Named by Allee Willis for her Earth, Wind and Fire song “Boogie Wonderland,” the Boogaloo Wonderland sandwich can be found only at Chef Greg’s Soul “N” the Wall (1-313-861-0331). It’s a miracle you can find it at all. Greg Emilis Beard did not invent the sandwich akin to a funky sloppy joe: He re-created it long after its original restaurant closed. Ground beef, caramelized onions and melted American cheese meld on a toasted 8-inch bun with the special sauce, made from fresh tomatoes and 14 herbs and spices. Its original maker was of Caribbean heritage, and there’s a warm spice sizzle to it. “The food is simple, but it’s the flavor you get out of it,” said Beard.
“The most fulfilling part of it is when people who come into the restaurant who haven’t had vegan food before try it, and a light bulb goes off,” said Detroit Vegan Soul co-owner Kirsten Ussery. The catfish is made from tofu, the bacon from coconuts (it’s amazing), and smothered tempeh mimics liver and onions (detroitvegansoul.com; 1-313-649-2759). The restaurant, which grew out of a catering service, has two locations; the other (1-313-649-2759) is near the bridge to Belle Isle, known for its gardens, boutique aquarium and the Dossin Great Lakes Museum (belleisleconservancy.org).
Dinner and drinks
“Getting really fresh meat and not doing much to it really shows the mark of a true chef,” said owner Kate Williams, who opened the tastefully Hibernian Lady of the House last year in the regenerating Corktown neighborhood. The lamb tartare yields an understanding as to why people enjoy rare steaks. The tea is strong. Family-style dishes come out as soon as they’re finished; we also enjoyed prime rib, cabbage and a ribboned, spun and bound carrot “steak.” It’s one of the hottest restaurants nationwide: I could get only a 5:45 p.m. reservation for a Saturday two months out (ladyofthehousedetroit.com; 1-313-818-0218).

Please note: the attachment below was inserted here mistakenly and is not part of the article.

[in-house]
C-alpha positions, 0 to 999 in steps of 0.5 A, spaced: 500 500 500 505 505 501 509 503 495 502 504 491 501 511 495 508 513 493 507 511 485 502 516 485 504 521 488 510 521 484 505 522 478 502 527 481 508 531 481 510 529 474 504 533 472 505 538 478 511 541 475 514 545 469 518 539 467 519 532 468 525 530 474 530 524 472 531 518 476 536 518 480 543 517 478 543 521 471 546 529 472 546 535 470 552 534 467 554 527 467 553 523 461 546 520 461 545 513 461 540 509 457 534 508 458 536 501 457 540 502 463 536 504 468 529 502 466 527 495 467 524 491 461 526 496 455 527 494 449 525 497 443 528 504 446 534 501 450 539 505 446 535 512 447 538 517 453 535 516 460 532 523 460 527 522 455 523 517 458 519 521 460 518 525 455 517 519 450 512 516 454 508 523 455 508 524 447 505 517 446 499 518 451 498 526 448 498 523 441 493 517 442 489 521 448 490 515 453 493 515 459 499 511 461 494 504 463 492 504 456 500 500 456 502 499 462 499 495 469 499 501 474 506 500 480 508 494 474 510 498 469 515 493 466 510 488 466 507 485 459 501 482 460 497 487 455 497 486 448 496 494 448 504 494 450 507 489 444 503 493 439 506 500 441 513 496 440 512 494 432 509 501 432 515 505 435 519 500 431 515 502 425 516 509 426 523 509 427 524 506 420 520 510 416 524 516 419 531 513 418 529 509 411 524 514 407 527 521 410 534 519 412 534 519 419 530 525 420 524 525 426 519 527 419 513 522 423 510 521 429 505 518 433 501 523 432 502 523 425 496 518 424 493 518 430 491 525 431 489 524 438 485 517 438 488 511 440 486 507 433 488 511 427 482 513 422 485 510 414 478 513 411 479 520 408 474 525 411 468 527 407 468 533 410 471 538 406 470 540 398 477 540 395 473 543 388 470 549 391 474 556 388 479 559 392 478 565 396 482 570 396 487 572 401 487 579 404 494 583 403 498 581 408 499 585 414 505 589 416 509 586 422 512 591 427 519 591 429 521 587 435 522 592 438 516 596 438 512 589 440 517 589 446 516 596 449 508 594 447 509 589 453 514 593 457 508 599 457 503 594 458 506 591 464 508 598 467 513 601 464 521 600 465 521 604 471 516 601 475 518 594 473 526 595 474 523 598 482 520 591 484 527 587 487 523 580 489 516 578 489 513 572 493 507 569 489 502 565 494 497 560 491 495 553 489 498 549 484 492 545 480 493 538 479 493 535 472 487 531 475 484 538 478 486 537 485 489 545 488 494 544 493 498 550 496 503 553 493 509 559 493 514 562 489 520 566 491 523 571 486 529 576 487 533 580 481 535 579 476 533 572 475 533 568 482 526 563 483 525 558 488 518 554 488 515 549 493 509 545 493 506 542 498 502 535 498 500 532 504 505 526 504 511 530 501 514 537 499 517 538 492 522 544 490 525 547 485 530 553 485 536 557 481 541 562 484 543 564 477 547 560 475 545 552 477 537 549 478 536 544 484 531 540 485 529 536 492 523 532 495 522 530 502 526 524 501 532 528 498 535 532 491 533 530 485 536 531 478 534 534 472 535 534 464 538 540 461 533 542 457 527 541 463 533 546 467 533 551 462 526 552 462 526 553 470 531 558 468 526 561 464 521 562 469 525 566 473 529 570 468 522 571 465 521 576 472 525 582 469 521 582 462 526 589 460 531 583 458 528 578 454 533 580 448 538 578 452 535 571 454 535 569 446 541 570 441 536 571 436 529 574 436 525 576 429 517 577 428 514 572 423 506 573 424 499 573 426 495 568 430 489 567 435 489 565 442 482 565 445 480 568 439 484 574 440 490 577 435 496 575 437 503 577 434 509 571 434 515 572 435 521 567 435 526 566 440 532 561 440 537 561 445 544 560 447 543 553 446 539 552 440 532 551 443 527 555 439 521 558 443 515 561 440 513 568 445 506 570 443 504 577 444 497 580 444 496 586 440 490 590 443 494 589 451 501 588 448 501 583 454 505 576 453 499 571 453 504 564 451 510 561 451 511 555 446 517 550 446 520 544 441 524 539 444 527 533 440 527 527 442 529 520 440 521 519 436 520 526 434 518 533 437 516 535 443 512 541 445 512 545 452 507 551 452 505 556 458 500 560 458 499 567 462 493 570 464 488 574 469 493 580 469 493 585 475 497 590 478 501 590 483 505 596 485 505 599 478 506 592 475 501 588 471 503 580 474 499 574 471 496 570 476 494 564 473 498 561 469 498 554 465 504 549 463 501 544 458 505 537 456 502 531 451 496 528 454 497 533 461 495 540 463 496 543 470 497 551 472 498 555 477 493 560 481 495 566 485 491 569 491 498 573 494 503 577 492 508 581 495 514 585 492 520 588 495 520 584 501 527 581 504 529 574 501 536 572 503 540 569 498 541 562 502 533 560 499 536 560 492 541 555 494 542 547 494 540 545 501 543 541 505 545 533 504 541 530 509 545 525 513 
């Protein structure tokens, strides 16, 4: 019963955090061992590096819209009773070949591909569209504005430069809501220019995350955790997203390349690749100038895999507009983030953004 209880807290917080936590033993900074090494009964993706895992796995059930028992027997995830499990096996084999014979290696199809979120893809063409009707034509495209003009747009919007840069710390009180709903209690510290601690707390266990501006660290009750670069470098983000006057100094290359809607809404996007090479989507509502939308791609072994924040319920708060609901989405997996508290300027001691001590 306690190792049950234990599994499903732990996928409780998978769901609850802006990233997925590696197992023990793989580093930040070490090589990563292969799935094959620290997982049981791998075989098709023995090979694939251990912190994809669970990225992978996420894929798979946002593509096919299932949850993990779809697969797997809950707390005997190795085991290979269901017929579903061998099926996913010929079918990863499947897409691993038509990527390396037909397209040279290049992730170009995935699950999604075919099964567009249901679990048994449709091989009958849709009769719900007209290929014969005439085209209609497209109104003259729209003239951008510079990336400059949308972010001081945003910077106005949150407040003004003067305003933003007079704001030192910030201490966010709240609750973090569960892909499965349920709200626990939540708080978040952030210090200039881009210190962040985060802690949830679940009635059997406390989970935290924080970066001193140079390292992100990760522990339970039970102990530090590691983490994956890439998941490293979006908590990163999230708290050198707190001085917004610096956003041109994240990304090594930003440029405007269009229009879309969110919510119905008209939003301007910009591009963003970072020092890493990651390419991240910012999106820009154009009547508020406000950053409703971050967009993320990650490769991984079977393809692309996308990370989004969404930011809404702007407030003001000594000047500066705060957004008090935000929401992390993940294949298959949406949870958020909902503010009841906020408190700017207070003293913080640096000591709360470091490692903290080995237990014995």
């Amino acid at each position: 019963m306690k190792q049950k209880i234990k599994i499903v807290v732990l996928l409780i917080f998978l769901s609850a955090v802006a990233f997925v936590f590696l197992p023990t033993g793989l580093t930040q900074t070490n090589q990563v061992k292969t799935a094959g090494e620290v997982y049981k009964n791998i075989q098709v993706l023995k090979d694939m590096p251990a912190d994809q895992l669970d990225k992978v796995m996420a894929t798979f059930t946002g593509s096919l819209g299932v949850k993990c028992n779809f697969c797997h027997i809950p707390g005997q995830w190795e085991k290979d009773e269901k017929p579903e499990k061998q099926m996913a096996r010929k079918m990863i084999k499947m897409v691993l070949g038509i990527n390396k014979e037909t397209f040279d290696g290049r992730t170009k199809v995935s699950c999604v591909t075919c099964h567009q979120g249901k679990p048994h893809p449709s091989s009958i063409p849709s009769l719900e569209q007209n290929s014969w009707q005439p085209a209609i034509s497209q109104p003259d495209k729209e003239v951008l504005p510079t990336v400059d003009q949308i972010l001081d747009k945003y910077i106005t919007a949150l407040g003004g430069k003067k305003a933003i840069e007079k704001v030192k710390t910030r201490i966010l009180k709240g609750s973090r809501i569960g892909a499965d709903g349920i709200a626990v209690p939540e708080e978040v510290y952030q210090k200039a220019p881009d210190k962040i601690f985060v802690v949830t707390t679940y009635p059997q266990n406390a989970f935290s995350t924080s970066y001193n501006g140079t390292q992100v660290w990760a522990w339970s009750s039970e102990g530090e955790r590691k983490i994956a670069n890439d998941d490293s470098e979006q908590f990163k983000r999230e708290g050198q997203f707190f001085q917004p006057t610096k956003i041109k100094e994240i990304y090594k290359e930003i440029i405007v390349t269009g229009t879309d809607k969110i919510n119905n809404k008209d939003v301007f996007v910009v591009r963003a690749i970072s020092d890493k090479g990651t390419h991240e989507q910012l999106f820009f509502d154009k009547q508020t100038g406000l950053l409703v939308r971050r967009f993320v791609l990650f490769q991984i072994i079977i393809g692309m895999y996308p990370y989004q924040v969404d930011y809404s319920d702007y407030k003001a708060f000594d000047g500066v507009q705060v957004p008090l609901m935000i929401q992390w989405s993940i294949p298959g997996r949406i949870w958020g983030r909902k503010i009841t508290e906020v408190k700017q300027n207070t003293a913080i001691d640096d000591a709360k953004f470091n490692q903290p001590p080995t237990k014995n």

The Financial District’s London Chop House is ungodly expensive, but the dark interior, cigar lounge, live jazz and perfect steaks have made it a destination for expense-account-ready Detroit car execs for decades. You feel like somebody there (thelondonchophouse.com; 1-313-962-0277). Cash-only Taqueria El Rey in Mexicantown is a more budget-friendly place to indulge carnivorously. Opened in 1997 by Eliseo Fuentes, originally of Jalisco, the restaurant sells 100 adobo-marinated, charcoal-grilled chickens a day, served with rice, charro beans and 20 tequilas (taqueria-elrey.com; 1-313-357-3094).
Clubby, neon-hued Takoi was first a food truck, then a pop-up. One arson and name change later, chef/owner Brad Greenhill keeps up a singular, audacious take on Thai. The ribs, served with a spicy seasonal fruit salad, are dry-rubbed and smoked Midwestern barbecue-style, then deboned, deep-fried and glazed in a limey fish sauce/palm sugar caramel. The khao soi noodles recipe meanders over time, just like in Chiang Mai. Two- and four-tops are reserved for walk-ins; enjoy a cocktail while you wait. On Fridays and Saturdays, live DJs spin techno, soul and vintage Thai psychedelia (takoidetroit.com; 1-313-855-2864).
“There’s nothing else quite like us in the city, perhaps in many respects even in the country, when you take into account the whole breadth of the experience,” Greenhill said. “I think that’s because we were founded in a sort of freewheeling manner where we just do our own thing.” He could have been talking about Detroit itself.
Aaron Gettinger (adgettinger.com) is a Chicago-based journalist.